The Association Between Adverse Childhood Experiences and Risk of Cancer in Adulthood: A Systematic Review of the Literature
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The Association Between Adverse Childhood Experiences and Risk of Cancer in Adulthood: A Systematic Review of the Literature

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Details:

  • Alternative Title:
    Pediatrics
  • Description:
    CONTEXT

    Adverse childhood experiences (ACEs) can affect health and well-being across the life course.

    OBJECTIVE

    This systematic review summarizes the literature on associations between ACEs and risk of cancer in adulthood.

    DATA SOURCES

    We searched PubMed to identify relevant publications published on or before May 31, 2015.

    STUDY SELECTION

    We included original research quantifying the association between ACEs and adult cancer incidence. Case reports and reviews were excluded.

    DATA ABSTRACTION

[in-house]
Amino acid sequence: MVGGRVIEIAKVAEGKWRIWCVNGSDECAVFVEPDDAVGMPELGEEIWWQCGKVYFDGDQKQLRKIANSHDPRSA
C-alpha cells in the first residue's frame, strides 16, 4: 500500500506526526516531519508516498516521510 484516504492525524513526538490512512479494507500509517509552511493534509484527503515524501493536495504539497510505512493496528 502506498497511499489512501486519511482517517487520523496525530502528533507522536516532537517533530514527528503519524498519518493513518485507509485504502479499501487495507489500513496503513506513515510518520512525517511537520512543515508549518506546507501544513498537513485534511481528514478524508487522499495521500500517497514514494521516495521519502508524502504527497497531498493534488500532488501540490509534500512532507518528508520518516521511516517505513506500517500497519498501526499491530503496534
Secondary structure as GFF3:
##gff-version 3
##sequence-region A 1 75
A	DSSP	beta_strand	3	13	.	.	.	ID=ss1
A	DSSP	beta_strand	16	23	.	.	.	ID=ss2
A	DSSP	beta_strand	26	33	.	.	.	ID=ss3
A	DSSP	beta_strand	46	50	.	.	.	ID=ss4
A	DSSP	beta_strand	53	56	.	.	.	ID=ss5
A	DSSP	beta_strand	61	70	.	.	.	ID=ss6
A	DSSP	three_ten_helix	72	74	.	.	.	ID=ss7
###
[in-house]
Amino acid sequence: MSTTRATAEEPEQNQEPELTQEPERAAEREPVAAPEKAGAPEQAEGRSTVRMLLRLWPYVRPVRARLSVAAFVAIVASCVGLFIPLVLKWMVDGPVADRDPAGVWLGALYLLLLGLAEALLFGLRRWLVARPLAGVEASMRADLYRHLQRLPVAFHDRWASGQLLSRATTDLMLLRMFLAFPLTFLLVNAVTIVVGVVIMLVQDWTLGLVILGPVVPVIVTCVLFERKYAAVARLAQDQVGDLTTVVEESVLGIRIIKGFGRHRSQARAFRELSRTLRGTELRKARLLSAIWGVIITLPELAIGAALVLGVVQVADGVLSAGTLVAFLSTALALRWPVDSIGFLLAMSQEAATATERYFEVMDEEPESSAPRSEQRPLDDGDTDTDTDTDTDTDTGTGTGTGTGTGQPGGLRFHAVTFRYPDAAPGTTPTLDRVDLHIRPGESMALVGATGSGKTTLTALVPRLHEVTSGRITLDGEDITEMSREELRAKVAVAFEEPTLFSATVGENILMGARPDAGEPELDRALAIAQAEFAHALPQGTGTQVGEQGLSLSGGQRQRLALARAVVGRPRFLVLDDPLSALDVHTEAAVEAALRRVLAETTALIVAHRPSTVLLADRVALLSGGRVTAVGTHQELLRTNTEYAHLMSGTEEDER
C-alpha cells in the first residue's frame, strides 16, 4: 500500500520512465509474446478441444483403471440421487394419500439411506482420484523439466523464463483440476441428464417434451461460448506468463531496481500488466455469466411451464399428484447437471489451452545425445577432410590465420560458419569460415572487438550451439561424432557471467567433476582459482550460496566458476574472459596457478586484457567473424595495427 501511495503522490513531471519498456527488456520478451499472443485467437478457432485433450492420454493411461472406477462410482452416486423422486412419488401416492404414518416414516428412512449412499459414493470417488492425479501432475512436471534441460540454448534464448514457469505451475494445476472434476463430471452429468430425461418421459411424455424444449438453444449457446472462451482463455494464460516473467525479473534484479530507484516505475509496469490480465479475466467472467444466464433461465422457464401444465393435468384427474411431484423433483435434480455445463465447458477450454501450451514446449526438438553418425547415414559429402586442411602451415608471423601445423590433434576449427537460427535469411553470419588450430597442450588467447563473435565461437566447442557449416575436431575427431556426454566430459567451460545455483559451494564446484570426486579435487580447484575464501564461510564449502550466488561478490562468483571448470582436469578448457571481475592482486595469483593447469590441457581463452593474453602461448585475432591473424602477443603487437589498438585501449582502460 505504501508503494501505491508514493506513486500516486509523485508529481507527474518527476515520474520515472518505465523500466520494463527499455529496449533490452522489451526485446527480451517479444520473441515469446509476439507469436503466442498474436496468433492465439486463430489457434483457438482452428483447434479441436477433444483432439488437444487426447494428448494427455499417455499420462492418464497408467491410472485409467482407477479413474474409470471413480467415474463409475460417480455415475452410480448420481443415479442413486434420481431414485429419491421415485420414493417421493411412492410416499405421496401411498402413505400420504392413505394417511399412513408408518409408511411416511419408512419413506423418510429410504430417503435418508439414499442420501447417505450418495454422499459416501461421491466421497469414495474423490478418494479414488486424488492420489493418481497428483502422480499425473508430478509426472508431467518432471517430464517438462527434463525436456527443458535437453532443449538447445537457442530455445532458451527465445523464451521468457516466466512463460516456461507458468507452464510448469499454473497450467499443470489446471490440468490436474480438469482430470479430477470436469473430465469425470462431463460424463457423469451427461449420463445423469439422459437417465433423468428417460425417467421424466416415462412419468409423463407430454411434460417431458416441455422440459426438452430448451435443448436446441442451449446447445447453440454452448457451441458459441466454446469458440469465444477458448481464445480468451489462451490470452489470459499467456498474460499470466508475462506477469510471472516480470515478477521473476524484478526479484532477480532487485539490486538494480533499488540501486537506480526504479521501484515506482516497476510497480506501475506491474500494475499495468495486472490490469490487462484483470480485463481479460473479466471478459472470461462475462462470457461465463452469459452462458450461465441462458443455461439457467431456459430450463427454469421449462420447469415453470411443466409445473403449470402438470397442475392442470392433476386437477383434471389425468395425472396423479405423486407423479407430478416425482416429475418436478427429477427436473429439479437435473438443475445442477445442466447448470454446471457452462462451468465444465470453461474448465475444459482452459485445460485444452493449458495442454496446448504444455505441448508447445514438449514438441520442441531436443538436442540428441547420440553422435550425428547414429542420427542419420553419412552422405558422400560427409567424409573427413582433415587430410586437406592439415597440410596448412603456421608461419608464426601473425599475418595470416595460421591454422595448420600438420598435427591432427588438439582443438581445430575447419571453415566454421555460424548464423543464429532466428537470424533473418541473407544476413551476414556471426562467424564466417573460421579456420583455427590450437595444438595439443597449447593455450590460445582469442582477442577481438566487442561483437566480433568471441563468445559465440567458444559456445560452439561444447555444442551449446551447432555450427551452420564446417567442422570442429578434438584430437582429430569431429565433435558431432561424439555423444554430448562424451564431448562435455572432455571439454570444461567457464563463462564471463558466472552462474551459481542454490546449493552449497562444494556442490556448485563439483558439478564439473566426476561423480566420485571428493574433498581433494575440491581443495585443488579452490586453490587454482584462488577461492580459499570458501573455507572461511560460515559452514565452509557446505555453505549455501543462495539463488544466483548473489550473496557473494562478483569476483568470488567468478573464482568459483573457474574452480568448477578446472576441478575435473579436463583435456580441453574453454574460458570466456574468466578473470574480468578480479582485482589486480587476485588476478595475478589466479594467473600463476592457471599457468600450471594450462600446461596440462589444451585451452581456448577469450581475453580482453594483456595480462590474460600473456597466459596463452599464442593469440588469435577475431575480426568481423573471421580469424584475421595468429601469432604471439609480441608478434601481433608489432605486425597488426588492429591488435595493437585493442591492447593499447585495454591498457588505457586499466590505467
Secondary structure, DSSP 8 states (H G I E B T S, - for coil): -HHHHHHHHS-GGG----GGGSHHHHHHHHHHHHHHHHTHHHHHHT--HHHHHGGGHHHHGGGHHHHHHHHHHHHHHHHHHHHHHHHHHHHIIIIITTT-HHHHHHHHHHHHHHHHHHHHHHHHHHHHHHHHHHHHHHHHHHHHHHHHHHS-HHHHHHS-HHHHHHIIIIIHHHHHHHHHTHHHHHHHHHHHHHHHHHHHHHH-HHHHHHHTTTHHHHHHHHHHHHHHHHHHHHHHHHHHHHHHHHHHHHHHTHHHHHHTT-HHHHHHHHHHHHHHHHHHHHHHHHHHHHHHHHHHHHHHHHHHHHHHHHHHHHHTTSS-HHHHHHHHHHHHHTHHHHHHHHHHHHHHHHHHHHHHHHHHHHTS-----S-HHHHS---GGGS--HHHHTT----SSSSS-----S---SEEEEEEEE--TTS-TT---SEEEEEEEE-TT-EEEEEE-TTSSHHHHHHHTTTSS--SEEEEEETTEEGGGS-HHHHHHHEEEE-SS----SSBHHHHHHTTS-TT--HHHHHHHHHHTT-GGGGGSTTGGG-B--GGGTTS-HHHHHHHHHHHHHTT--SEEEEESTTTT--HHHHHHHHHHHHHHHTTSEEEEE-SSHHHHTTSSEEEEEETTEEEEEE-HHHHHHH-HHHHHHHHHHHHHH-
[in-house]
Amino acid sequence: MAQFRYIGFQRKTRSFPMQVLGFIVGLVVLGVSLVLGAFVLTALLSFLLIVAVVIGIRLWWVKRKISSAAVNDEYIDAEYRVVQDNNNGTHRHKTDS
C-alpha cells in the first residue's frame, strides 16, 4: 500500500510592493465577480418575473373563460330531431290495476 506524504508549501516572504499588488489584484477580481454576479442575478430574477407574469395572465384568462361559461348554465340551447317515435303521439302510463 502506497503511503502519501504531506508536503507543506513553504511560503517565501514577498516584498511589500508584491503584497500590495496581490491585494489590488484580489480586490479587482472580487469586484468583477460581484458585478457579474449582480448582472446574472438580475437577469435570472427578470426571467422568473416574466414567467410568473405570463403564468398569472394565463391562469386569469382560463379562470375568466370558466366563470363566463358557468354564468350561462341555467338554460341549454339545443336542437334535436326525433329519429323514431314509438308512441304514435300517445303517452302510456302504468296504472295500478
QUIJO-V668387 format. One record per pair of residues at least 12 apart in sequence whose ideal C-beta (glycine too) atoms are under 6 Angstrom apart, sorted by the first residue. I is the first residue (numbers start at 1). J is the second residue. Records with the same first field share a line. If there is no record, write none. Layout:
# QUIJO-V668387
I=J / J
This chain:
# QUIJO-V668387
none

Two reviewers independently abstracted and summarized key information (eg, ACE type, cancer type, risk estimates) from included studies and resolved all discrepancies.

    RESULTS

    Twelve studies were included in the review. In studies in which ACE summary scores were calculated, significant associations were observed between the scores and an increased risk of cancer in adulthood. Of the different types of ACEs examined, physical and psychological abuse victimization were associated with risk of any cancer in 3 and 2 studies, respectively. Two studies also reported significant associations with regard to sexual abuse victimization (1 for cervical cancer and 1 for any cancer). However, 2 other studies reported no significant associations between childhood sexual or physical abuse and incidence of cervical or breast cancer.

    LIMITATIONS

    Because of heterogeneity across studies, we were unable to compute a summary effect estimate.

    CONCLUSIONS

    These findings suggest that childhood adversity in various forms may increase a person’s cancer risk. Further research is needed to understand the mechanisms driving this relationship and to identify opportunities to prevent and mitigate the deleterious effects of early adversity on long-term health.

  • Pubmed ID:
    27940981
  • Pubmed Central ID:
    PMC5892430
  • Document Type:
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